Classical Singer and Teacher Arati Ankalikar Talks About Music, Learning and Singing


WALTHAM, MA—She learned singing from some of India’s best vocalists. She became a great singer in her own right—winning two national awards and recognized as one of the top vocalists of her generation in India.

Today, learning and teaching have become an integral part of Arati Ankalikar-Tikekar. As she has mellowed and perfected her own singing, she has also become a great teacher. She uses teaching techniques she learned from her parents, her teachers and her own students to instill a sense and pride of Indian music.

A few months ago, Ms. Ankalikar gave a private performance at the home of one of her students, Anuradha Palakurthi, in Weston, MA. This was the first time some of us had the opportunity to listen to her live.

We were impressed by her singing and ease of explaining classical ragas, and invited her to our studio to talk about Indian classical and semi-classical music, kajari, thumari, chaiti and jhula, among other things. What are the key qualities of a good student? Why is a teacher important? Why does practice really make one perfect, especially in music? What is that one thing the Indian classical music offers that no other tradition does?

In a video interview with INDIA New England News, Ms. Ankalikar talks not only about the issues mentioned above but also illustrates—like a seasoned teacher—her points with specific examples. To watch the full interview, please click here.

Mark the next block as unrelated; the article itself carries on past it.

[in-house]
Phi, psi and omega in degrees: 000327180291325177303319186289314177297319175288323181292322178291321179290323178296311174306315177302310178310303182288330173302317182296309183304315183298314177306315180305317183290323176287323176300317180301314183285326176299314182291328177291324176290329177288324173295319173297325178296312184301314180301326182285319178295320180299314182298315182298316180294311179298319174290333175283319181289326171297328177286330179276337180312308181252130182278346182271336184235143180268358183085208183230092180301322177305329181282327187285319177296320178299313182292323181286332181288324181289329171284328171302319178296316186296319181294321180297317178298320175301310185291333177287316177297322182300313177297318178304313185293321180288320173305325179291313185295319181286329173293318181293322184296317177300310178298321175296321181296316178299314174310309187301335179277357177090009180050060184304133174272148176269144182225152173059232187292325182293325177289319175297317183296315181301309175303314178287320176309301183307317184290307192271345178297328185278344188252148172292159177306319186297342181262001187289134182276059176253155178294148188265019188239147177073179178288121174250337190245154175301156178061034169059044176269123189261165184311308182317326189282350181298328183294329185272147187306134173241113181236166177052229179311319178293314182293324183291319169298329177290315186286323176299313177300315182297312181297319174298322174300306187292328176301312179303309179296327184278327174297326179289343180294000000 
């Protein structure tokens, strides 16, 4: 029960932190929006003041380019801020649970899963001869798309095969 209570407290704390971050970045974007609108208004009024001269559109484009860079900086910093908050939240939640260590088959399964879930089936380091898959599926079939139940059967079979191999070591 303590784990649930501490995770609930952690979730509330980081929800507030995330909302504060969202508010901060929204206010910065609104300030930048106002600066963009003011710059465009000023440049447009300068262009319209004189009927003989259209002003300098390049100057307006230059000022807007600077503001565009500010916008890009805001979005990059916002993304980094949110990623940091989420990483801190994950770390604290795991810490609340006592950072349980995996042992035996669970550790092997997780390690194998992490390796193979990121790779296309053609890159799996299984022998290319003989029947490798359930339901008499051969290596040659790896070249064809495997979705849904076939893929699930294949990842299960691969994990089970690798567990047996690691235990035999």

“If you are gifted; if you have a good voice, the journey becomes easier,” says Ms. Ankalikar, adding that the guru becomes important in the sense that he or she has to tell the student that they have to learn instrumental—if their voice is not good.

When learning music, voice and the ability to modulate the voice are great gifts, but don’t underestimate the power of practice, adds Ms. Ankalikar.

“Arati-Ji is one of the most accomplished artists of Hindustani classical music and probably one of the three best singers in India,” said her student Ms. Palakurthi. “What makes her a fantastic guru is that she can tune her knowledge into content and style to fit students of varying capacities – with equal and tremendous rigor.”

Anuradha Palakurthi (left) with her teacher Arati Ankalikar.

Ms. Palakurthi said that it is her privilege to count Ms. Ankalikar as her guru, and an honor that she considers her a friend.

“I am fortunate to learn both – very technical nuances of ragas and popular Bollywood music,” said Ms. Palakurthi. “She has brought professional music as a third dimension of joy to our lives – the first two of which are family/friends and occupation/business.”

In addition to classical and semi-classical, Ms. Ankalikar has sung for Bollywood and Marathi movies. She awarded National Award for Best Female Playback Singer for the Konkani film Anternaad. Other awards bestowed upon her include Maharashtra State Award for best playback singer, V.Shantaram Award and Maharashtra Times Award for a Marathi Film De Dhakka (2008).

In 2013, Ms. Ankalikar was again awarded with National Award for Best Female Playback singer for the second time for a Marathi movie, Samhita. She was the main playback singer for the Sham Benegal’s film: Sardari Begum.


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